COA reverses trial court's ruling in favor of attorney

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The Indiana Court of Appeals has reversed a trial court’s grant of summary judgment in favor of an attorney who failed to monitor an estate checking account while serving as the estate’s counsel.

In Corrine R. Finnerty, as Successor Personal Representative of the Estate of Dora Grace Lee, deceased v. Joseph A. Colussi and the Colussi Law Office, No. 39A01-1011-ES-622, Corrine Finnerty appeals a trial court’s ruling in favor of attorney Joseph Colussi, claiming that genuine issues of material fact exist to preclude judgment in favor of Colussi on a legal malpractice claim.

Dora Grace Lee died in 2007, and her designated co-personal representatives – sister Helen Ricketts and granddaughter Christina Mason – hired Colussi as the estate’s counsel.

On February 6, 2007, Colussi mailed Mason and Ricketts their letters testamentary along with the court’s order appointing them as co-personal representatives and letters explaining that either document would allow them to conduct business for the estate. The letter to Mason instructed her to “immediately open up an estate account and handle all expenses and deposit all income in that account” and to forward a check to Colussi to reimburse him for the estate’s filing fee. The letter to Ricketts made no mention of a bank account or filing fee. Colussi had previously advised Mason and Ricketts that either of them could write checks on the estate account, and it was agreed that Mason would retain the estate’s checkbook.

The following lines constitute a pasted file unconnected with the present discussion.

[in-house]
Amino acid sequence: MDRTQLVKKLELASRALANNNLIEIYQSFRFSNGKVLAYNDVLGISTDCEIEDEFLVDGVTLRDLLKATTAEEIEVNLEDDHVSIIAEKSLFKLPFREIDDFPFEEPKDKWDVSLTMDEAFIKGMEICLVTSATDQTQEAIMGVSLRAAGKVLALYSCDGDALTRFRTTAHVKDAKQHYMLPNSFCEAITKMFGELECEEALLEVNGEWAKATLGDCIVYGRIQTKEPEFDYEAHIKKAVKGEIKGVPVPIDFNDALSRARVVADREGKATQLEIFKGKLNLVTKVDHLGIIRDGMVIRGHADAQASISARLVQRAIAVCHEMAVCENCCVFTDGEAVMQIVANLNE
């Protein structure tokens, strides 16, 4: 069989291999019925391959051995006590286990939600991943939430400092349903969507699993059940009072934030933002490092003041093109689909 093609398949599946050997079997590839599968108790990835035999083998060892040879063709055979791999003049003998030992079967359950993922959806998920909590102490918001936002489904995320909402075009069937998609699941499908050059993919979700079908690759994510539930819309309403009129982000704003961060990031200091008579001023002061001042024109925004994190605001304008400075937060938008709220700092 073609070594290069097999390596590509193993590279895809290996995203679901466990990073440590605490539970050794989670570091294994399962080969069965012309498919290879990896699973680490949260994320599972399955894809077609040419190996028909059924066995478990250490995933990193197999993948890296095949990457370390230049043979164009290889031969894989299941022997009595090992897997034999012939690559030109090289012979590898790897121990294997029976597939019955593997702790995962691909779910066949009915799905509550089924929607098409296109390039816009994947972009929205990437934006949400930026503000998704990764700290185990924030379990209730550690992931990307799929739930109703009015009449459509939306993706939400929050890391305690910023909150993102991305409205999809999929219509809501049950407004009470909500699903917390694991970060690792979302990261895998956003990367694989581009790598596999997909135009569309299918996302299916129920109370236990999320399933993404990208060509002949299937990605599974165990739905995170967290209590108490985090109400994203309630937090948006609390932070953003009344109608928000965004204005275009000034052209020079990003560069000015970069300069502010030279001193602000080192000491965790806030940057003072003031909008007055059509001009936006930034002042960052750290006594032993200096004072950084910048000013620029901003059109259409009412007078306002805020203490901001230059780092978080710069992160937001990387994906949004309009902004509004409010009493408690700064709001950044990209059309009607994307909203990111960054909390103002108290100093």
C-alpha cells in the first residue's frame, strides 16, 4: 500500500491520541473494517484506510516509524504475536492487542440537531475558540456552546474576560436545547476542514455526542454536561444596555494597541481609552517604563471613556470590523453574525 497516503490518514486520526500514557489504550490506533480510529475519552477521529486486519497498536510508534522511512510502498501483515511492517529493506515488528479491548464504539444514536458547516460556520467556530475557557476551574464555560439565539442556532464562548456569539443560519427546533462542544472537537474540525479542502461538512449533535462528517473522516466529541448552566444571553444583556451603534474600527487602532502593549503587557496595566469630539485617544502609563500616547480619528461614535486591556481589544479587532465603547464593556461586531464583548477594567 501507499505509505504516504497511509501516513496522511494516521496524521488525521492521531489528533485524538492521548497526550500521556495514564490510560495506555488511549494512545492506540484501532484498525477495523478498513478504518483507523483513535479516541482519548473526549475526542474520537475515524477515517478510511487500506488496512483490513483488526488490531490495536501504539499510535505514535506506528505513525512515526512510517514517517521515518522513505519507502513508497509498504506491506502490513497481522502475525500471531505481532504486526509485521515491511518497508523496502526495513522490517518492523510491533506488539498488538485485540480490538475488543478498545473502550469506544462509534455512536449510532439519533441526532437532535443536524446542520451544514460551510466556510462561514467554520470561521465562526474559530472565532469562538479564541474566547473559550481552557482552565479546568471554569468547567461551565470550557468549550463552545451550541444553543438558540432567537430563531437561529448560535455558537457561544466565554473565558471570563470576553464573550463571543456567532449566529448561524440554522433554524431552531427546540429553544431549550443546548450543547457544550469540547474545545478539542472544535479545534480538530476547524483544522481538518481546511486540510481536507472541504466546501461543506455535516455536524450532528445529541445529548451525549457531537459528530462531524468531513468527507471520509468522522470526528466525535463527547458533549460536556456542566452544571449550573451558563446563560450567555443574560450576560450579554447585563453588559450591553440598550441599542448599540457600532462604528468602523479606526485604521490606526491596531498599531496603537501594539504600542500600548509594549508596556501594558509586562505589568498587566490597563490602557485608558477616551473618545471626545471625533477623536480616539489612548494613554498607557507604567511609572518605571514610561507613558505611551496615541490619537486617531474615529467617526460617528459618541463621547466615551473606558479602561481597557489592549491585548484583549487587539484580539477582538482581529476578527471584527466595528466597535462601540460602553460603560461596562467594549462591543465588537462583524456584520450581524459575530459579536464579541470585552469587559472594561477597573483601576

Mason and Ricketts opened an account at Main Source Bank in Madison, Ind., but did not establish an “and” account, which would have required both parties to sign checks. Instead, the two set-up an “or” account, meaning either could write checks independently. Only Mason received a checkbook and monthly account statements from the bank.

Over the next several months, Ricketts and Mason liquidated the estate’s assets and deposited approximately $236,000 into the account. However, unbeknownst to Ricketts and Colussi, Mason began writing checks on the estate account for her personal use, the use of her family and in-laws, and the use of the three other beneficiaries of the will. The majority of the estate funds were depleted by September 11, 2007.